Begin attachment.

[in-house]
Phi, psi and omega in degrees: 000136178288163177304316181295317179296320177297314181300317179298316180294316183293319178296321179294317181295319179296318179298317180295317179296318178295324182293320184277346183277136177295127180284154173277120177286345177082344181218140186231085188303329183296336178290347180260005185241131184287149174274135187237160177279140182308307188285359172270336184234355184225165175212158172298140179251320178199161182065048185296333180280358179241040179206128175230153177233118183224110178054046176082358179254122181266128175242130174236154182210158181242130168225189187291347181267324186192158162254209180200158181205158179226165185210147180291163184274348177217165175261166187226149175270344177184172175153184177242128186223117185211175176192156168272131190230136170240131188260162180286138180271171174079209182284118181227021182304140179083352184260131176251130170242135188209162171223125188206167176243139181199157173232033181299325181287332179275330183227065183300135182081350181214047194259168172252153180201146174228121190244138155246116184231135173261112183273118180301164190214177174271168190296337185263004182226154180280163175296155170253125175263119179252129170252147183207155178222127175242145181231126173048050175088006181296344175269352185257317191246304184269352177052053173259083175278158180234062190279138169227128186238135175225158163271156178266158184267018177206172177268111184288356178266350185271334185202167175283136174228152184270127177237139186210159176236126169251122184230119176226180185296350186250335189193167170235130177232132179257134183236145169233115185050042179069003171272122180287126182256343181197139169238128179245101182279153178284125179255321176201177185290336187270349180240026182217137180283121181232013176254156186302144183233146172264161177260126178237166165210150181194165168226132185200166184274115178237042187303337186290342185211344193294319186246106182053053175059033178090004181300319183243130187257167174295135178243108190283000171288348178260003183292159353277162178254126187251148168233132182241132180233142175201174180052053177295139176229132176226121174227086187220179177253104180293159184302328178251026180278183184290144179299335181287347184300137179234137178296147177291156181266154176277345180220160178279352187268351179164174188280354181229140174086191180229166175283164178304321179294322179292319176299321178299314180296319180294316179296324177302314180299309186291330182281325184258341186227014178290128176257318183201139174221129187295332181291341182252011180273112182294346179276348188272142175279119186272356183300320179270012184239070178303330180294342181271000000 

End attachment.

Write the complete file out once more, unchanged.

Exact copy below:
[in-house]
Phi, psi and omega in degrees: 000136178288163177304316181295317179296320177297314181300317179298316180294316183293319178296321179294317181295319179296318179298317180295317179296318178295324182293320184277346183277136177295127180284154173277120177286345177082344181218140186231085188303329183296336178290347180260005185241131184287149174274135187237160177279140182308307188285359172270336184234355184225165175212158172298140179251320178199161182065048185296333180280358179241040179206128175230153177233118183224110178054046176082358179254122181266128175242130174236154182210158181242130168225189187291347181267324186192158162254209180200158181205158179226165185210147180291163184274348177217165175261166187226149175270344177184172175153184177242128186223117185211175176192156168272131190230136170240131188260162180286138180271171174079209182284118181227021182304140179083352184260131176251130170242135188209162171223125188206167176243139181199157173232033181299325181287332179275330183227065183300135182081350181214047194259168172252153180201146174228121190244138155246116184231135173261112183273118180301164190214177174271168190296337185263004182226154180280163175296155170253125175263119179252129170252147183207155178222127175242145181231126173048050175088006181296344175269352185257317191246304184269352177052053173259083175278158180234062190279138169227128186238135175225158163271156178266158184267018177206172177268111184288356178266350185271334185202167175283136174228152184270127177237139186210159176236126169251122184230119176226180185296350186250335189193167170235130177232132179257134183236145169233115185050042179069003171272122180287126182256343181197139169238128179245101182279153178284125179255321176201177185290336187270349180240026182217137180283121181232013176254156186302144183233146172264161177260126178237166165210150181194165168226132185200166184274115178237042187303337186290342185211344193294319186246106182053053175059033178090004181300319183243130187257167174295135178243108190283000171288348178260003183292159353277162178254126187251148168233132182241132180233142175201174180052053177295139176229132176226121174227086187220179177253104180293159184302328178251026180278183184290144179299335181287347184300137179234137178296147177291156181266154176277345180220160178279352187268351179164174188280354181229140174086191180229166175283164178304321179294322179292319176299321178299314180296319180294316179296324177302314180299309186291330182281325184258341186227014178290128176257318183201139174221129187295332181291341182252011180273112182294346179276348188272142175279119186272356183300320179270012184239070178303330180294342181271000000 